Journal of Agricultural Engineering , 2009, DOI: 10.4081/jae.2009.1.37
Abstract: The main objective of the proposed research is to estimate the energy potentials of the olive trees pruning residues and olive husk residues in the Apulia region (Southern Italy) and to compare the possible bioenergy conversion routes for heat and power generation. 46 006_Pantaleo(537)_37 27-07-2009 11:20 Pagina 46 The part I of the research proposes a preliminary review of the olive oil chain residues in the Apulia region and an assessment of technical potentials and biomass supply costs. The investigation is carried out through a review of existing literature, structured interviews with operators, elaboration of available statistical data, assessment of the typology and current use of the by-products, analysis of olive trees pruning techniques and olive milling processes. The results show a high potential of pruning residues (about 177 kt/year at 15% moisture content) and crude olive husk (about 915 kt/year at 50% average moisture content). The supply costs are, in most cases, compatible with the energy conversion routes, and in particular they result in the range of 45-55 €/t (35% moisture content) for rotobales and chips from PR.
Fluorescent Peptide Biosensor for Probing the Relative Abundance of Cyclin-Dependent Kinases in Living Cells
Laetitia Kurzawa, Morgan Pellerano, J. B. Coppolani, May C. Morris
PLOS ONE , 2011, DOI: 10.1371/journal.pone.0026555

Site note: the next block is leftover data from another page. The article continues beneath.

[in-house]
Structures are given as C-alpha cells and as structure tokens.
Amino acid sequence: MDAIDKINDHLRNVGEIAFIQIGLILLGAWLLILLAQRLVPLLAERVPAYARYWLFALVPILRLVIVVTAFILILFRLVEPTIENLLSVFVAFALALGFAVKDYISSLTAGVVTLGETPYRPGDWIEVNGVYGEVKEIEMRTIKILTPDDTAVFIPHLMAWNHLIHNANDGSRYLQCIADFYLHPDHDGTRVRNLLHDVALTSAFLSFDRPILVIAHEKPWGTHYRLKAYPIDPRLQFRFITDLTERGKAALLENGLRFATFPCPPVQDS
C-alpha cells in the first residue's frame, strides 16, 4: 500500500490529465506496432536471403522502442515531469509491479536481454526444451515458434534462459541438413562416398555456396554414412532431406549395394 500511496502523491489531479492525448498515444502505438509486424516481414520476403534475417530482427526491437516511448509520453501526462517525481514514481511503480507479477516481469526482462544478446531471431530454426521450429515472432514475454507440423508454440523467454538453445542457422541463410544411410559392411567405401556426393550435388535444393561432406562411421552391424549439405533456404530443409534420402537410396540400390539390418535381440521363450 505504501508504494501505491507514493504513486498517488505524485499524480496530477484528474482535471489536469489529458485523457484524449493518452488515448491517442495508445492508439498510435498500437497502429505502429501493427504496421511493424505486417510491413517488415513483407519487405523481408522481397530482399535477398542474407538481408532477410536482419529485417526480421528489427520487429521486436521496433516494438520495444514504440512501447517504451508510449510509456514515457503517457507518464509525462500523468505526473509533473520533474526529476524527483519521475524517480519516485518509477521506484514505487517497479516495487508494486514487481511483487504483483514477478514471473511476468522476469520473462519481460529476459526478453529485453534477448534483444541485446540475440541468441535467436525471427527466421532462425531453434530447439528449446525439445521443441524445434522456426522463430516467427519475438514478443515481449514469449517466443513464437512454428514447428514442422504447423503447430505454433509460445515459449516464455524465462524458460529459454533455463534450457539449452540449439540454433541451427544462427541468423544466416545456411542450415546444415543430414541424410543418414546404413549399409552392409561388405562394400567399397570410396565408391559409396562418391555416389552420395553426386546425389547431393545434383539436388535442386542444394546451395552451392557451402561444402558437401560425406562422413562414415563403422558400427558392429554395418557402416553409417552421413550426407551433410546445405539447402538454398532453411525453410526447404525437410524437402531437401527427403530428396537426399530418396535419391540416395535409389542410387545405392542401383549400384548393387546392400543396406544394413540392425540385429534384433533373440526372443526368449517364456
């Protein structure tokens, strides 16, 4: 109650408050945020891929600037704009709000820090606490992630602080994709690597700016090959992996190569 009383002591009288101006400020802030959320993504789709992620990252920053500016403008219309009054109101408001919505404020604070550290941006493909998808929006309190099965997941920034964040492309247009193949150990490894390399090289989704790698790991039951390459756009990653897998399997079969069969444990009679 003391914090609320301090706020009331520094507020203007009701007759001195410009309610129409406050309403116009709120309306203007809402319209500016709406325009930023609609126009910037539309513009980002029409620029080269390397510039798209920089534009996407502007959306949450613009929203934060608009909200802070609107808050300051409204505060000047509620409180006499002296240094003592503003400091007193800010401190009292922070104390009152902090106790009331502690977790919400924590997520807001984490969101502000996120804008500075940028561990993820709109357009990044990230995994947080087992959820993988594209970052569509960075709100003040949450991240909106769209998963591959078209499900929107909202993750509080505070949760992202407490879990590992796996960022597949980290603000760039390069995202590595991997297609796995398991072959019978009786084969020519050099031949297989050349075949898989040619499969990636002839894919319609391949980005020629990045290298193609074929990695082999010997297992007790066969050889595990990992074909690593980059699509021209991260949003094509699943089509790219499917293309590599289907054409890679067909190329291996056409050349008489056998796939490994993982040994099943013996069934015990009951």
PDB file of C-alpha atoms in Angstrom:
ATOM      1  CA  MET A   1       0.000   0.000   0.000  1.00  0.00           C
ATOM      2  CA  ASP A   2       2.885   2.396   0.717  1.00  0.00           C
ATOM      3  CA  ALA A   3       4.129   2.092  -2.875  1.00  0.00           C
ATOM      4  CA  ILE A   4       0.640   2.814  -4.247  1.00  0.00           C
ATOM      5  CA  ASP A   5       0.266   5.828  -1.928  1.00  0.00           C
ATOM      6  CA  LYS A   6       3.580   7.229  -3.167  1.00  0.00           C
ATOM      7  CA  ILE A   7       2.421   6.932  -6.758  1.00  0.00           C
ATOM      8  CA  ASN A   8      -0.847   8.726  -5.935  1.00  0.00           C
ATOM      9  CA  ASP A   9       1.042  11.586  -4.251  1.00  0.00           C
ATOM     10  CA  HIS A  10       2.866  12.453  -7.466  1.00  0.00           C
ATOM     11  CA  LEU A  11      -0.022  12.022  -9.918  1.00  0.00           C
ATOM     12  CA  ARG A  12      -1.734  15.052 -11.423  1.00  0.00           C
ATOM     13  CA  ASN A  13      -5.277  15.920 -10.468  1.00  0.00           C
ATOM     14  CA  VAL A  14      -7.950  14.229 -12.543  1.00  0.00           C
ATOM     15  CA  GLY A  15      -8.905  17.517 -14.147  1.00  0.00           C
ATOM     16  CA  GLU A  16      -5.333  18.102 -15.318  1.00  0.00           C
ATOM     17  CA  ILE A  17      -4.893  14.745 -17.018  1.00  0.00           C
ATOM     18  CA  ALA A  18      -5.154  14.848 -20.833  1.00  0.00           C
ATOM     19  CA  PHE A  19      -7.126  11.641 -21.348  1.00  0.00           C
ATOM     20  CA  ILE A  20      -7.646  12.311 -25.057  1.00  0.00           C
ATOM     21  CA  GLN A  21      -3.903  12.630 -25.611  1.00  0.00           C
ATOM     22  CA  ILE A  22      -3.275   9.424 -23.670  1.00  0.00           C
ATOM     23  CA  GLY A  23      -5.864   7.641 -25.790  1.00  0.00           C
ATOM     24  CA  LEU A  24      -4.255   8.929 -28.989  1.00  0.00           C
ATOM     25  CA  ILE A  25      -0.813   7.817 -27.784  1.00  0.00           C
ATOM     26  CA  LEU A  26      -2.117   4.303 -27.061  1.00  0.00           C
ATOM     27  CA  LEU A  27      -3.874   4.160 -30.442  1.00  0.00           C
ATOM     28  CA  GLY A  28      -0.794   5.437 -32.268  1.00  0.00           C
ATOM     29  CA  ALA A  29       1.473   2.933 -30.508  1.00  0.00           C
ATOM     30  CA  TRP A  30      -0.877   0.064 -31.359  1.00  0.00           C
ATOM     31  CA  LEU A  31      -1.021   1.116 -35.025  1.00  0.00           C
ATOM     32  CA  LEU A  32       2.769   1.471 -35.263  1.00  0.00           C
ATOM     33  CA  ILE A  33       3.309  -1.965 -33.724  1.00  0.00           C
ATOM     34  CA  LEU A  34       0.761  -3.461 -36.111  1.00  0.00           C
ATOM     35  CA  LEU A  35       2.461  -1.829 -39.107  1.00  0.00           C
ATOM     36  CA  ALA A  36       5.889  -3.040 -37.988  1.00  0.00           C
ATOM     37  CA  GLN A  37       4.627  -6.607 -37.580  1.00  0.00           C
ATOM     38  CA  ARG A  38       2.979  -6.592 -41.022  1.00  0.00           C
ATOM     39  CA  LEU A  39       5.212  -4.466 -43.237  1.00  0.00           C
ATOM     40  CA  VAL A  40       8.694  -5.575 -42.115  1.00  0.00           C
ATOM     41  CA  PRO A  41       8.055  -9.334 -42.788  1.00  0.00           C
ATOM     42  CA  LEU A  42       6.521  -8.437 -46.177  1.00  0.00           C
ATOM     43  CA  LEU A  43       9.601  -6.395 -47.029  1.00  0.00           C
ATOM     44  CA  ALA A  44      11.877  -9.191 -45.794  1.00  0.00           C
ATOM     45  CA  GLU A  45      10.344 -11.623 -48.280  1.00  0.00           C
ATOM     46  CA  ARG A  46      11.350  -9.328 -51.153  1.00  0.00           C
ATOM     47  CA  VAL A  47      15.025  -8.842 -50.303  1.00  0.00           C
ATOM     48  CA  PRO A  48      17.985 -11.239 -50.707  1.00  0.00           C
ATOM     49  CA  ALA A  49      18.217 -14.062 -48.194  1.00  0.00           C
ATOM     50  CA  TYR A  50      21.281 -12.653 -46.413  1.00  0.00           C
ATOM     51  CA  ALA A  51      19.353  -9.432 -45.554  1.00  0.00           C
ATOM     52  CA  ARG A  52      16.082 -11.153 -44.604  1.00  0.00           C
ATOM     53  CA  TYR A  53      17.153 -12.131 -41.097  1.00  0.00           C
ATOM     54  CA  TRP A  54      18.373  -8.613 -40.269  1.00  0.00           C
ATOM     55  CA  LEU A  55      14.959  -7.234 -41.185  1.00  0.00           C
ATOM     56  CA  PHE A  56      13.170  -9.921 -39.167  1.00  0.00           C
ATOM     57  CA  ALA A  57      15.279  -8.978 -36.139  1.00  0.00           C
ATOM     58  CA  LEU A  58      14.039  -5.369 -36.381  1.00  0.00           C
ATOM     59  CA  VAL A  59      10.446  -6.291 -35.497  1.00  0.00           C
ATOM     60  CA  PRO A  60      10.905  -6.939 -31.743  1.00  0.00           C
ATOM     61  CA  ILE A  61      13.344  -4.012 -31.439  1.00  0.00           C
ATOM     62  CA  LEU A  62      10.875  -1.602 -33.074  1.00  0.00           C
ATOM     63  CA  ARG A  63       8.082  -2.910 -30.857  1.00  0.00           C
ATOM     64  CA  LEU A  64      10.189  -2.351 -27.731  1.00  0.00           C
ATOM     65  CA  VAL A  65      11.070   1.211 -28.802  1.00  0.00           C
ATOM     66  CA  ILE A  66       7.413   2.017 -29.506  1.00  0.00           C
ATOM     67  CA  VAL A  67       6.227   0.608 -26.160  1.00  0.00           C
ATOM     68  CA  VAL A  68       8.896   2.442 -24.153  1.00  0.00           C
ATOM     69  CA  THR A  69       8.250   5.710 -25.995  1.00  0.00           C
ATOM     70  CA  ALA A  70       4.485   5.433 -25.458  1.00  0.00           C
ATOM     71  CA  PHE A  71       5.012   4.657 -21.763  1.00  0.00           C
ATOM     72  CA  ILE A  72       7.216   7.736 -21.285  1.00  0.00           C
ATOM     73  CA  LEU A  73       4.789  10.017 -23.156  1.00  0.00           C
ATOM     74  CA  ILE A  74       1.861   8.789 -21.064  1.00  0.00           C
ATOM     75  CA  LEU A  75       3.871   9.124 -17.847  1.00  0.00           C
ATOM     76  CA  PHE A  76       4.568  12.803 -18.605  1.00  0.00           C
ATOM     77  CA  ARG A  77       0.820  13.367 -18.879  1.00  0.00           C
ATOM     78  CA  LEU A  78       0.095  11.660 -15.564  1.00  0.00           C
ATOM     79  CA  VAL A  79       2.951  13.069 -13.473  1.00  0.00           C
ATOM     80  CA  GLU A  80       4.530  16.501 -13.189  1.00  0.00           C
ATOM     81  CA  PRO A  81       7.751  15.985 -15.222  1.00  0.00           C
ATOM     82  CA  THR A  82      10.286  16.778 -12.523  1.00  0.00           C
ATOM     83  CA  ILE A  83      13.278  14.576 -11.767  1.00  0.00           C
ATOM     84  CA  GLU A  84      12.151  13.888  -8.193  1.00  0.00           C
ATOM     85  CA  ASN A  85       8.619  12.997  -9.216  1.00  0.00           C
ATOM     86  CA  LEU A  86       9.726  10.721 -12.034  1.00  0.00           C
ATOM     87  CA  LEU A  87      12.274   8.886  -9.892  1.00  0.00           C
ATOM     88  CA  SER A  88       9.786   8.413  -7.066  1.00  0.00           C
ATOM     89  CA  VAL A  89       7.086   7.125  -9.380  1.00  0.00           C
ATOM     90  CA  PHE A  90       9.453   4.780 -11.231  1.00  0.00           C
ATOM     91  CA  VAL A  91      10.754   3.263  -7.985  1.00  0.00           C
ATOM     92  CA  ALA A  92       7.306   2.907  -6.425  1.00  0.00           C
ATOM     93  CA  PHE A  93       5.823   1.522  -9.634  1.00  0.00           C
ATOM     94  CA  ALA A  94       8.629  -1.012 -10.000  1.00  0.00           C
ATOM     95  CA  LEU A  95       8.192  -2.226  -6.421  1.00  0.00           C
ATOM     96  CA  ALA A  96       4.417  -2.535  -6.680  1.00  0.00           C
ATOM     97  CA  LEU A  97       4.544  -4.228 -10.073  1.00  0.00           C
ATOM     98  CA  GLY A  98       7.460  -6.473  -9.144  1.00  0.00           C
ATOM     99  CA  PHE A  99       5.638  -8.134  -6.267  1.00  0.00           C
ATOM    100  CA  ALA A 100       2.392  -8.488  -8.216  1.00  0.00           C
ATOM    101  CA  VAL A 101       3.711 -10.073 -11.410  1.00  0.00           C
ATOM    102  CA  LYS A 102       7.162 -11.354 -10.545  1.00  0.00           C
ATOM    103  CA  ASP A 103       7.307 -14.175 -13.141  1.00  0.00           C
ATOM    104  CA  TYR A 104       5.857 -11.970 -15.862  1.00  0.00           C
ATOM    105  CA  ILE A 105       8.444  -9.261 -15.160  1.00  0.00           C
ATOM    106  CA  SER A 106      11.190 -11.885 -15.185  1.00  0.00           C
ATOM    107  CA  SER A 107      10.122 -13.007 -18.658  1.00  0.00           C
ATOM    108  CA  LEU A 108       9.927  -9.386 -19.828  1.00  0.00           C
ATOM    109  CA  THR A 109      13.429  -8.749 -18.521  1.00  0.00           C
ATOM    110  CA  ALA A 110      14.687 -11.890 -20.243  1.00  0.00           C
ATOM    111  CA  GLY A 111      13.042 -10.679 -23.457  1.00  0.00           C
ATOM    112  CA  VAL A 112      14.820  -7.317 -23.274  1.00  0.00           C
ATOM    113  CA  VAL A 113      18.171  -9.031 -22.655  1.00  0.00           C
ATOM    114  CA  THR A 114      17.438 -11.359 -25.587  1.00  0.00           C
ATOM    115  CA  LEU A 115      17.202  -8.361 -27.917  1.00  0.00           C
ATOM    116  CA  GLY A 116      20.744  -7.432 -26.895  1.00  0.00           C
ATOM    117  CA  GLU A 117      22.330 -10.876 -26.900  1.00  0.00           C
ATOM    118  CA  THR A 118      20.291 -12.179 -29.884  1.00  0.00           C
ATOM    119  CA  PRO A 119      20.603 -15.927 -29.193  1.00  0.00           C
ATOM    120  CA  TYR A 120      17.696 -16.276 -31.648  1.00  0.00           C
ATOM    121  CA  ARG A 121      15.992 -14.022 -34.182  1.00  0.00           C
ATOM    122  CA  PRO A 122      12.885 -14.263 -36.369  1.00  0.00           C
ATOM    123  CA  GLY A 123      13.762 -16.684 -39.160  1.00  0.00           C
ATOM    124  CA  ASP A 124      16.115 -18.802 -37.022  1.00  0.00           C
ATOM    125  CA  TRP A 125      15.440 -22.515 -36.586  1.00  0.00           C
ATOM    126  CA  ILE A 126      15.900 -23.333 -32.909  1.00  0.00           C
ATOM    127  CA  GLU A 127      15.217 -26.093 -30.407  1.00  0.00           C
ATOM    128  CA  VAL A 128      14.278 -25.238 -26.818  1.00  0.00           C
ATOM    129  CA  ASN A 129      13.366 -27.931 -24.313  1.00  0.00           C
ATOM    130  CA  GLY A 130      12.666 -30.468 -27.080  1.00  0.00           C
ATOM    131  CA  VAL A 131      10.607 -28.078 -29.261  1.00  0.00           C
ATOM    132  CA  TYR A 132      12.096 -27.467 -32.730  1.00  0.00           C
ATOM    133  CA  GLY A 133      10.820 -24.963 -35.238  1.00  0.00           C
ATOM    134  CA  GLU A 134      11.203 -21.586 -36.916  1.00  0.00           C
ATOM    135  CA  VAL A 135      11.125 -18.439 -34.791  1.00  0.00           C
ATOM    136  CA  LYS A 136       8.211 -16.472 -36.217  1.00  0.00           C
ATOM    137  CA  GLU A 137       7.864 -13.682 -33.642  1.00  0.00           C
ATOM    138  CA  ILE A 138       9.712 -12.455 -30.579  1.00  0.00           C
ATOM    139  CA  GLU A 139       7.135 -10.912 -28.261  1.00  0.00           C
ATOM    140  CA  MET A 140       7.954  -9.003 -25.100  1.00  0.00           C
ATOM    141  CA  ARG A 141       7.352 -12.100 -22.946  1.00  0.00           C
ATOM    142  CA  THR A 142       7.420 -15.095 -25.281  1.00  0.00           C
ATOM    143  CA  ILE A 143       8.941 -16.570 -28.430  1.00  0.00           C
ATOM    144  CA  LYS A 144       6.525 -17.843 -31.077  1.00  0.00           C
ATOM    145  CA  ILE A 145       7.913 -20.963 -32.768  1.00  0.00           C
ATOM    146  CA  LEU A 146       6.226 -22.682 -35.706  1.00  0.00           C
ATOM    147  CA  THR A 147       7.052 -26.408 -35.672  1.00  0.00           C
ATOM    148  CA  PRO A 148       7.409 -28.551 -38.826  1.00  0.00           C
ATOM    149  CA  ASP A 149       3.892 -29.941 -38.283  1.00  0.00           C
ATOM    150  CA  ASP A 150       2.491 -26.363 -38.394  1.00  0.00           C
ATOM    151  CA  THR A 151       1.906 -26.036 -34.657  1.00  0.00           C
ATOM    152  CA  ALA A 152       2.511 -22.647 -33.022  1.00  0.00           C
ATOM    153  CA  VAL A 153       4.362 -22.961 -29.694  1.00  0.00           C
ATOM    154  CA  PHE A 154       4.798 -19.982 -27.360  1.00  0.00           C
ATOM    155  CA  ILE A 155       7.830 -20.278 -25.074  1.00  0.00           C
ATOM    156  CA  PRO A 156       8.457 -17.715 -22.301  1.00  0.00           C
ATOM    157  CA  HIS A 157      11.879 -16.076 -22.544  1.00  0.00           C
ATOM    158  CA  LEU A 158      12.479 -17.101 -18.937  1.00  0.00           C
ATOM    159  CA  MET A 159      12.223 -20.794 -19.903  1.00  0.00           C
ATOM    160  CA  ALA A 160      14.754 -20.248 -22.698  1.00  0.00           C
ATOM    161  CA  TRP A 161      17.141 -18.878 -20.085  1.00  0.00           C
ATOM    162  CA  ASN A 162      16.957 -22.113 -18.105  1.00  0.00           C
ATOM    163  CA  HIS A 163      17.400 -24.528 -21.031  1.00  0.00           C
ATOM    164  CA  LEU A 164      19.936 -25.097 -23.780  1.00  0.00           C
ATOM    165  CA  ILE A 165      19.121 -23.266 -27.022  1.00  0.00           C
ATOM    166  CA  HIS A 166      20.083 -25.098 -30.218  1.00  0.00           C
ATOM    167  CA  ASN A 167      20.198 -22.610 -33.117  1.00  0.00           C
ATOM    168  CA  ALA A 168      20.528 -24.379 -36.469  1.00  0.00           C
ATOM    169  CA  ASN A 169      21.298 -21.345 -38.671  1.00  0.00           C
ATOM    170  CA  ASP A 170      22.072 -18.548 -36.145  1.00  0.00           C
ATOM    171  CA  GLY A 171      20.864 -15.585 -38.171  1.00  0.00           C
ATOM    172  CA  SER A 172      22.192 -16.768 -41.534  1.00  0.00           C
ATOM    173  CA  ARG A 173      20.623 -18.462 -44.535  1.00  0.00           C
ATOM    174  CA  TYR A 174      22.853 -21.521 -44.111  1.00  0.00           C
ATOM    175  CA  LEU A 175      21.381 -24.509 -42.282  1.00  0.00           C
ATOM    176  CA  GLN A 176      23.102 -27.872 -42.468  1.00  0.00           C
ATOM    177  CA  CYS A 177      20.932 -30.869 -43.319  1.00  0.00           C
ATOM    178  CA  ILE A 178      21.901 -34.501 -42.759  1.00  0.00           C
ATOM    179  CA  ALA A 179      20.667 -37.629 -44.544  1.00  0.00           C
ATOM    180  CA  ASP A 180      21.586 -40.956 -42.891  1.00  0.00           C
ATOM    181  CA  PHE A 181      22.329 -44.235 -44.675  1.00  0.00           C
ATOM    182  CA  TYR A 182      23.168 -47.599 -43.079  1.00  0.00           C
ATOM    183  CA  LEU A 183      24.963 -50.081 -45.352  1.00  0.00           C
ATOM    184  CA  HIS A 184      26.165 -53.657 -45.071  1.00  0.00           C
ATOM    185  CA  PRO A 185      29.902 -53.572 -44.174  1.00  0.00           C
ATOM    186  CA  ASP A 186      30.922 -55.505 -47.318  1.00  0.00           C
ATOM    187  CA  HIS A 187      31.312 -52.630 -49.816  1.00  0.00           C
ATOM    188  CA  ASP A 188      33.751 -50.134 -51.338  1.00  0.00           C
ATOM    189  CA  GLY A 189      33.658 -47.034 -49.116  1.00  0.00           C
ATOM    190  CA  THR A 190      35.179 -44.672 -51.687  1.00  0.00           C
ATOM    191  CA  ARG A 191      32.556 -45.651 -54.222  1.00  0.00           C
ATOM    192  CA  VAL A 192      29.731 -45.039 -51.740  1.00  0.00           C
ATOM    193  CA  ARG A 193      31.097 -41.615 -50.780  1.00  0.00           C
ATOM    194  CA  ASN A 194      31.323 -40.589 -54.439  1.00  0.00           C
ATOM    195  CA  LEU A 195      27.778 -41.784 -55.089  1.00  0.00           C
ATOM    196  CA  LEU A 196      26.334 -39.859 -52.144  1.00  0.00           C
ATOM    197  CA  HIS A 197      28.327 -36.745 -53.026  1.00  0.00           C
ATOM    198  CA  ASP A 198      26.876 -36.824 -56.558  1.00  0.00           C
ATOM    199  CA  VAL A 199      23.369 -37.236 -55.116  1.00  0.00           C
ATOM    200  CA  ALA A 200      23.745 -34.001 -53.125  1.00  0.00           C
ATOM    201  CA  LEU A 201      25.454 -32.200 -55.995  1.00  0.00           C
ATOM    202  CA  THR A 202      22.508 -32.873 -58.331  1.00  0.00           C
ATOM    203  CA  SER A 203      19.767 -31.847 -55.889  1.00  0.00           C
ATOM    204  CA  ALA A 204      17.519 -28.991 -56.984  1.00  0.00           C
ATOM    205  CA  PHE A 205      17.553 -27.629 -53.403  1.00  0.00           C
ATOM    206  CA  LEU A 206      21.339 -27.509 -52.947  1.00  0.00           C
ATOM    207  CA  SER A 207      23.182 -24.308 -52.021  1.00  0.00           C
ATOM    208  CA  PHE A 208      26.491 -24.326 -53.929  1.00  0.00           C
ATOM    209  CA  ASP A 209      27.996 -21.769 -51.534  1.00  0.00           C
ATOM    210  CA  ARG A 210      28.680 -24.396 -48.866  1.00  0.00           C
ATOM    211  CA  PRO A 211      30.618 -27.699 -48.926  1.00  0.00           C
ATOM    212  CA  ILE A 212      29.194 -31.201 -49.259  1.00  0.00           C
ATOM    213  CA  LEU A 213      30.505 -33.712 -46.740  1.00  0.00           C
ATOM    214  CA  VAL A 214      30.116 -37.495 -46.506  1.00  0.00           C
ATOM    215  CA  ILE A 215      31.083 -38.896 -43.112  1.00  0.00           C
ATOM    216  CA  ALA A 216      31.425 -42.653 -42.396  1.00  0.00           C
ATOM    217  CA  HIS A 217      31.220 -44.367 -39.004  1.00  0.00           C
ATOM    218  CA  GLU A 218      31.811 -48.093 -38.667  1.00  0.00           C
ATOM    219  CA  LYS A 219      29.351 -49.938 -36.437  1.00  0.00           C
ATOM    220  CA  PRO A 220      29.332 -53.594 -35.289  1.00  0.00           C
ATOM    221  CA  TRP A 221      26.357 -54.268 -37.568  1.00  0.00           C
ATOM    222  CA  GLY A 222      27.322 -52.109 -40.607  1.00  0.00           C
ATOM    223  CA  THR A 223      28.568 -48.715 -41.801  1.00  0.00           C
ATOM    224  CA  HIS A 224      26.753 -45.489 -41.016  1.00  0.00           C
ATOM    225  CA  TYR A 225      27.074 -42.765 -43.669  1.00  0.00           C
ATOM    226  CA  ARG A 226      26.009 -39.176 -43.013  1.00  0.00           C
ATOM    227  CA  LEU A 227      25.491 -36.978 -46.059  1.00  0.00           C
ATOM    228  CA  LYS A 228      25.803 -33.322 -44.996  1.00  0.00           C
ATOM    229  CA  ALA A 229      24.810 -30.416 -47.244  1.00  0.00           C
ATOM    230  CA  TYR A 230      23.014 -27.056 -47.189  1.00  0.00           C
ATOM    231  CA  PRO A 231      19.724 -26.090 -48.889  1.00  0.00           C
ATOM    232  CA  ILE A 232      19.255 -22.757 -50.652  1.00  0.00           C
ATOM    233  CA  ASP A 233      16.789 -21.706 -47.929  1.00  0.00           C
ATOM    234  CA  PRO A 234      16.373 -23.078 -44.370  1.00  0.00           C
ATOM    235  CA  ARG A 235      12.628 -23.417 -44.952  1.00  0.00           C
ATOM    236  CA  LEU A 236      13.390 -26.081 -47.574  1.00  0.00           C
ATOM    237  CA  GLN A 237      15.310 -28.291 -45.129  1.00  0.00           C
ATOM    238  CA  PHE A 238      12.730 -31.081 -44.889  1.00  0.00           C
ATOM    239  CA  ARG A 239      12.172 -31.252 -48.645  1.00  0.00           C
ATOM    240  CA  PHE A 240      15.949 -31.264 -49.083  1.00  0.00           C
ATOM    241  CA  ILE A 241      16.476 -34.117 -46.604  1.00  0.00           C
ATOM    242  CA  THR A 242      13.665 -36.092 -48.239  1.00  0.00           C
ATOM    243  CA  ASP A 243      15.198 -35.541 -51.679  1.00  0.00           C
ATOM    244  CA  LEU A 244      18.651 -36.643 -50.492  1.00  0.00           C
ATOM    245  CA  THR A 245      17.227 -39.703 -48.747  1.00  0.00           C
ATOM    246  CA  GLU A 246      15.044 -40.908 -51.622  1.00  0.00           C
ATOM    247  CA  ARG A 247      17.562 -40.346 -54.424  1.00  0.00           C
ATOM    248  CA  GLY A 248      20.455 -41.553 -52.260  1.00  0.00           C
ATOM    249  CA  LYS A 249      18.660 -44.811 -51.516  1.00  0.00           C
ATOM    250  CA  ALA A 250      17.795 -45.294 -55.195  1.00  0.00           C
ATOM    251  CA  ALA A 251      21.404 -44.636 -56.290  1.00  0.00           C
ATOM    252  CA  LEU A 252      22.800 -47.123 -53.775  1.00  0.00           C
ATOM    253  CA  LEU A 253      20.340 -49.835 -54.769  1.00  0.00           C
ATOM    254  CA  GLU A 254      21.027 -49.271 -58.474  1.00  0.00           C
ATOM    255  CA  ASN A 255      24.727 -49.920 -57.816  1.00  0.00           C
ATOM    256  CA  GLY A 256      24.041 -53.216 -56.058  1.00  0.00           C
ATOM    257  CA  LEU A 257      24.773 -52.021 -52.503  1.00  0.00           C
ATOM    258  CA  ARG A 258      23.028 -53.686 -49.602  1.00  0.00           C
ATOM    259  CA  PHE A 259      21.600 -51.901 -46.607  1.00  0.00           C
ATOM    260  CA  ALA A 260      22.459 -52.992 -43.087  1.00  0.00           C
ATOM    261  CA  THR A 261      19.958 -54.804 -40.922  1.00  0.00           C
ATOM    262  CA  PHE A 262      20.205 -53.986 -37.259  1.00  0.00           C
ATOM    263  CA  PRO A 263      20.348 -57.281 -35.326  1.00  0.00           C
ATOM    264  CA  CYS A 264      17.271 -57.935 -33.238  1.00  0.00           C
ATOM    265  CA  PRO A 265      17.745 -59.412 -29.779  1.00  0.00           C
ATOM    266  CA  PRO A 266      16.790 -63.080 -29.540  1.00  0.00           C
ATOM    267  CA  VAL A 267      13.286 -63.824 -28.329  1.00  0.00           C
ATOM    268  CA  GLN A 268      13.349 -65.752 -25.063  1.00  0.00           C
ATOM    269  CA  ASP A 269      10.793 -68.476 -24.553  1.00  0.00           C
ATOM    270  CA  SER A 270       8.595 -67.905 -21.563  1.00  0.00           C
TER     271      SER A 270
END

Abstract: Cyclin-dependant kinases play a central role in coordinating cell growth and division, and in sustaining proliferation of cancer cells, thereby constituting attractive pharmacological targets. However, there are no direct means of assessing their relative abundance in living cells, current approaches being limited to antigenic and proteomic analysis of fixed cells. In order to probe the relative abundance of these kinases directly in living cells, we have developed a fluorescent peptide biosensor with biligand affinity for CDKs and cyclins in vitro, that retains endogenous CDK/cyclin complexes from cell extracts, and that bears an environmentally-sensitive probe, whose fluorescence increases in a sensitive fashion upon recognition of its targets. CDKSENS was introduced into living cells, through complexation with the cell-penetrating carrier CADY2 and applied to assess the relative abundance of CDK/Cyclins through fluorescence imaging and ratiometric quantification. This peptide biosensor technology affords direct and sensitive readout of CDK/cyclin complex levels, and reports on differences in complex formation when tampering with a single CDK or cyclin. CDKSENS further allows for detection of differences between different healthy and cancer cell lines, thereby enabling to distinguish cells that express high levels of these heterodimeric kinases, from cells that present decreased or defective assemblies. This fluorescent biosensor technology provides information on the overall status of CDK/Cyclin complexes which cannot be obtained through antigenic detection of individual subunits, in a non-invasive fashion which does not require cell fixation or extraction procedures. As such it provides promising perspectives for monitoring the response to therapeutics that affect CDK/Cyclin abundance, for cell-based drug discovery strategies and fluorescence-based cancer diagnostics.